The UNESCO Institute for Educational Planning (IIEP-UNESCO) has just published six case studies from Asia and the Pacific to inspire and inform open school data policies in and beyond the region, and to empower citizens to fight corruption in education.

The case studies look at a range of school report card initiatives (both government-led and citizen-led) to create a new evidence base for more informed policy-making on how to use school-related data to create a more transparent and accountable education system.

They look at who publishes school data, what type of data is published, and the level of accessibility and use by various stakeholders. Each case study also draws from a survey of some 250 school-level actors to understand how users of school data currently interact with various school report card initiatives. The case studies conclude with a number of recommendations for more effective school report card design and implementation.

 

The UNESCO Institute for Educational Planning (IIEP-UNESCO) has just published six case studies from Asia and the Pacific to inspire and inform open school data policies in and beyond the region, and to empower citizens to fight corruption in education.

The case studies look at a range of school report card initiatives (both government-led and citizen-led) to create a new evidence base for more informed policy-making on how to use school-related data to create a more transparent and accountable education system.

They look at who publishes school data, what type of data is published, and the level of accessibility and use by various stakeholders. Each case study also draws from a survey of some 250 school-level actors to understand how users of school data currently interact with various school report card initiatives. The case studies conclude with a number of recommendations for more effective school report card design and implementation.

 

The UNESCO Institute for Educational Planning (IIEP-UNESCO) has just published six case studies from Asia and the Pacific to inspire and inform open school data policies in and beyond the region, and to empower citizens to fight corruption in education.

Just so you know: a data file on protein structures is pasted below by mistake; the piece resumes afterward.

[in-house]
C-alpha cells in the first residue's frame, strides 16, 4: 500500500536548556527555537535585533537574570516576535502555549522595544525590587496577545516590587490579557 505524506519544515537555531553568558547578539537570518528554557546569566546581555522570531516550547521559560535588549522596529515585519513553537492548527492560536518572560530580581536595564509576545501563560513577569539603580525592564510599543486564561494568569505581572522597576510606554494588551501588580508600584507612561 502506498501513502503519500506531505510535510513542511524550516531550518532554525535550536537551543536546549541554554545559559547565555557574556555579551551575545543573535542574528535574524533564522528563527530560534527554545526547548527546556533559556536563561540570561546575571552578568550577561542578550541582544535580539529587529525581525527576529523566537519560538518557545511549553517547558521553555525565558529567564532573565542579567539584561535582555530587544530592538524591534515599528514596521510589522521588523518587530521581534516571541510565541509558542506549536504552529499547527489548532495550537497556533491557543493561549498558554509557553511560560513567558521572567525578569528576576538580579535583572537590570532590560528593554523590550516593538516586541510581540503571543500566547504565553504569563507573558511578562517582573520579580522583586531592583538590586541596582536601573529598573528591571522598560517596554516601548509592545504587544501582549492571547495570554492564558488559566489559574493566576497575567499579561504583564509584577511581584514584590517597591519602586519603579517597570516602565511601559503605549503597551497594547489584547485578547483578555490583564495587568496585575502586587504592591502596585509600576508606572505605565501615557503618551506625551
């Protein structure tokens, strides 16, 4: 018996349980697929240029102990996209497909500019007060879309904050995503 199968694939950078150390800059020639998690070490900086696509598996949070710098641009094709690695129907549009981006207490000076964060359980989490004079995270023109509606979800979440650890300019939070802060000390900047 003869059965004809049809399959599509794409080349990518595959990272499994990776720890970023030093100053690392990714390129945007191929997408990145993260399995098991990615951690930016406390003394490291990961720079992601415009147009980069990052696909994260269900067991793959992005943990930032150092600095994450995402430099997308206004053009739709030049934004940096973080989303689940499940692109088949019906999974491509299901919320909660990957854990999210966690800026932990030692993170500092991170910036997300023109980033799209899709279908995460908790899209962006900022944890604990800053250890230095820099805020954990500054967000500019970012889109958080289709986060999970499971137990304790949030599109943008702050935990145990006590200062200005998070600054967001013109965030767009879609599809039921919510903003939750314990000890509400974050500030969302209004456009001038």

The case studies look at a range of school report card initiatives (both government-led and citizen-led) to create a new evidence base for more informed policy-making on how to use school-related data to create a more transparent and accountable education system.

They look at who publishes school data, what type of data is published, and the level of accessibility and use by various stakeholders. Each case study also draws from a survey of some 250 school-level actors to understand how users of school data currently interact with various school report card initiatives. The case studies conclude with a number of recommendations for more effective school report card design and implementation.

 

The UNESCO Institute for Educational Planning (IIEP-UNESCO) has just published six case studies from Asia and the Pacific to inspire and inform open school data policies in and beyond the region, and to empower citizens to fight corruption in education.

The case studies look at a range of school report card initiatives (both government-led and citizen-led) to create a new evidence base for more informed policy-making on how to use school-related data to create a more transparent and accountable education system.

They look at who publishes school data, what type of data is published, and the level of accessibility and use by various stakeholders. Each case study also draws from a survey of some 250 school-level actors to understand how users of school data currently interact with various school report card initiatives. The case studies conclude with a number of recommendations for more effective school report card design and implementation.

 

Key resource

UNESCO  and  partners  held  a  side  meeting during  the  Transforming  Education  Pre-Summit,  at  UNESCO  Headquarters entitled ‘Transforming  education:  the  need  to  expand  the  international  legal  framework’.  The  report presents the main issues raised and  suggested  areas requiring  further  protection  in  the  international  legal framework on the right to education. 

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